When Tommy and I got back to MoCCA we headed directly to the “The State of Small Publishing” panel (already in progress). The panel was moderated by Heidi MacDonald and featured RETROFIT‘s Box Brown, SECRET ACRES‘s Barry Matthews, classic reprint meister, Craig Yoe, and Stephen Robson of England’s FANFARE BOOKS. It was an excellent, informative panel with the participants being candid and forthcoming. Our Philly coleague, Box Brown spoke about his six month old, RETROFIT comics publishing initiative and his DIY philosophy of being a publisher/distributor of the mini comic line. Steven Robson basically publishes books he likes and doesn’t make much profit until the second printing. Barry Matthews said a mention on NPR can send sales through the roof and Craig Yoe, the (self proclaimed) oldest panel participant, could foresee a day when comics would cease to be published on paper and would be exclusively electronic (causing one audience member to nearly become hysterical at the prospect). One thing they all agreed on was that marketing the books is the hardest part of publishing with Box Brown adding that FACEBOOK was a great way to build an audience. I was surprise to find that I had spent the previous half hour sitting behind Ian Harker and hadn’t known it was him until he turned around. Yikes!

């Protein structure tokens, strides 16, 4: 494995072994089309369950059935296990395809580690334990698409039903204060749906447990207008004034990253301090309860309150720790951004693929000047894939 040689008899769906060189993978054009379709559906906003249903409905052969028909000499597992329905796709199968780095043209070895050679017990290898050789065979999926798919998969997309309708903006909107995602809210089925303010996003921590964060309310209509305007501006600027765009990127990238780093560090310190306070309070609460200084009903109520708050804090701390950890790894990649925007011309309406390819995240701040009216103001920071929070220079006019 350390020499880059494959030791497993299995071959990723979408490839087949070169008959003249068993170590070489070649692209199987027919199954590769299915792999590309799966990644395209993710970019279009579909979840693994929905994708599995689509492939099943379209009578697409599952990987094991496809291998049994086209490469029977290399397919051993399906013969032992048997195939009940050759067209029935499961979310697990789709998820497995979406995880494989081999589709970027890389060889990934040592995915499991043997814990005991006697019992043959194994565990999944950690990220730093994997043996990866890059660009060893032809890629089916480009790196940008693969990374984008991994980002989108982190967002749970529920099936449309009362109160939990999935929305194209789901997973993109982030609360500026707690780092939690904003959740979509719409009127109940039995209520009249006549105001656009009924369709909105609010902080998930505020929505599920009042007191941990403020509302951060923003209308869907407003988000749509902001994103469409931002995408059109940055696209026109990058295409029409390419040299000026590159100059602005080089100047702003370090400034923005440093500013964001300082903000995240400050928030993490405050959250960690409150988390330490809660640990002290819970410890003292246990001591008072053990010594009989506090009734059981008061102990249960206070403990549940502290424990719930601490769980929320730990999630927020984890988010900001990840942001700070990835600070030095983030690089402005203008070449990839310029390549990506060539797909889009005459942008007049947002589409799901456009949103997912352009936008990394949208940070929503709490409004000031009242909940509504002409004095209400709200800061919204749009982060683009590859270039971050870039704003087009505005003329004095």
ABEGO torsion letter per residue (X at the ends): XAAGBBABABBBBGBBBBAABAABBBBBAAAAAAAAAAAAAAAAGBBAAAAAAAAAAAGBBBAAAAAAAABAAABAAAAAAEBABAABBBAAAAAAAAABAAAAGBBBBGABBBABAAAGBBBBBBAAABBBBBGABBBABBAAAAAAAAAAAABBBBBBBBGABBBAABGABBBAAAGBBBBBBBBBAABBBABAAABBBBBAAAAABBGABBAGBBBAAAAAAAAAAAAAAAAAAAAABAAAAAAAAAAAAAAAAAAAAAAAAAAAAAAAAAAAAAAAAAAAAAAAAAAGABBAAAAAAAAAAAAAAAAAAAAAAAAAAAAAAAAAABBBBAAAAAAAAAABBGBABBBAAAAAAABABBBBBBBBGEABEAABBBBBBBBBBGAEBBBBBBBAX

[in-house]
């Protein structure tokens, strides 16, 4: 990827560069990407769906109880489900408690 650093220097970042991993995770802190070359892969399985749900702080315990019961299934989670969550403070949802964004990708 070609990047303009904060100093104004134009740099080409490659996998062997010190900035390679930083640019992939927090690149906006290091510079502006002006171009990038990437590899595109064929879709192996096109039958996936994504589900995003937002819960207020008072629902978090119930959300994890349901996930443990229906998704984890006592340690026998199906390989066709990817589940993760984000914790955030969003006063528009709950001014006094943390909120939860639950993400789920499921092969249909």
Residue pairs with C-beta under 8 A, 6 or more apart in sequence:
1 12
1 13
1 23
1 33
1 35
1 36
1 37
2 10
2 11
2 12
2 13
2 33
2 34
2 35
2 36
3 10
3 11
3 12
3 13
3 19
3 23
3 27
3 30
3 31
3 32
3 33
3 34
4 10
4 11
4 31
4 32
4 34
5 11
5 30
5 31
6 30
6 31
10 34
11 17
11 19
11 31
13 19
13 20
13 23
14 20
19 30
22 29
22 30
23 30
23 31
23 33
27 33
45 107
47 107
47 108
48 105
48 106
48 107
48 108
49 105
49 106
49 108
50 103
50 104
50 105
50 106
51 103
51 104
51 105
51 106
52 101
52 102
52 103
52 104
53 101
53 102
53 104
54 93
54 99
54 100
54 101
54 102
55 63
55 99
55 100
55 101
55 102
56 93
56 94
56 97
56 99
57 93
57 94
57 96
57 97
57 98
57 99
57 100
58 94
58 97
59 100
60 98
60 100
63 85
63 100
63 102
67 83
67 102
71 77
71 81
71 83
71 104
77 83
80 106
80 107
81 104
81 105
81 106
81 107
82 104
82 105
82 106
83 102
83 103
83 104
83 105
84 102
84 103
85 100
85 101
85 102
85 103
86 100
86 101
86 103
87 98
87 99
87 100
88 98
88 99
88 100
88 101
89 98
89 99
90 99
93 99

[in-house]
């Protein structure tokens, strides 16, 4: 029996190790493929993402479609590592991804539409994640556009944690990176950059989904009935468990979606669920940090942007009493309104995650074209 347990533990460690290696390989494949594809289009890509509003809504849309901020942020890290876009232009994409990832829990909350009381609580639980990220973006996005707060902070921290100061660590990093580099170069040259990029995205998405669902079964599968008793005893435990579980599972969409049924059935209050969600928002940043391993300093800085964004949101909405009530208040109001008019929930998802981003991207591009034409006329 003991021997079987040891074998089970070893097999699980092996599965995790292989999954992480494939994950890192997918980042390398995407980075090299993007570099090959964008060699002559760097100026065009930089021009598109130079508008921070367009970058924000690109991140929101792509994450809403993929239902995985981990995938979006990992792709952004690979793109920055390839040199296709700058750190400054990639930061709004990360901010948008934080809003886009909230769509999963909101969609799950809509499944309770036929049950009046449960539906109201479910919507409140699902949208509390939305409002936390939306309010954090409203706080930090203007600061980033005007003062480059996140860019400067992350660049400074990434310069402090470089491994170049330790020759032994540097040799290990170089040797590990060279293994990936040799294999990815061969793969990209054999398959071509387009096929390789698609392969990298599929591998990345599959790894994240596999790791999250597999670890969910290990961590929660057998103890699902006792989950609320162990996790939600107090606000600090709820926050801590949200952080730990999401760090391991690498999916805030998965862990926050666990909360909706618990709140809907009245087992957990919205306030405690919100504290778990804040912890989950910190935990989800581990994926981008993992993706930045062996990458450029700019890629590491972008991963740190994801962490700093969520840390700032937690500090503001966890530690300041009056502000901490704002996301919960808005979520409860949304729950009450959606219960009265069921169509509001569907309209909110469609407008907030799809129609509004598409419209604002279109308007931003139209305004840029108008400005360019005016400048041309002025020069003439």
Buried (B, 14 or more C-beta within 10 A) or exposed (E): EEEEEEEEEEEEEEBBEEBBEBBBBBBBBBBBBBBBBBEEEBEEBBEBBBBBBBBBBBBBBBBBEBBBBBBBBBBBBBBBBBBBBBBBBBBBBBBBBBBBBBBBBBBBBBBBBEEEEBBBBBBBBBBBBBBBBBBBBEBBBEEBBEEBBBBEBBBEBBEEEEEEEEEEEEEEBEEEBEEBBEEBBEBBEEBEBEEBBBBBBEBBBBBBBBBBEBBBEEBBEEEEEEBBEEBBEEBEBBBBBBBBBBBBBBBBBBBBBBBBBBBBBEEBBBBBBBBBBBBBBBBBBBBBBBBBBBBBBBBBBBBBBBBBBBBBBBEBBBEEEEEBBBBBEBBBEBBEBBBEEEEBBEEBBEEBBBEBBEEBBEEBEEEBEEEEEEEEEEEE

I hung around for the next panel, the Klein Award presentation to Gary Panter. Tommy headed off to the dealer room. Mr. Panter was informatively interviewed by Bill Kartopoulos about his life and career with a visual assist of a slide show. Mr Panter’s father was a realistic painter of western art but the young Gary’s art in early 1970′s was a far cry from his father’s. He was involved in the early underground scene and then moved easily into the LA punk scene. He touched on what may be his most famous work, on PEE-WEE’S PLAYHOUSE in the early 80s. To him it was “just a job” and not his real work which is mostly sketch book drawings and paintings. It was nice to see that the long awaited republication of his DALTOKYO series is imminent. It was a rare chance to hear this great artist speak.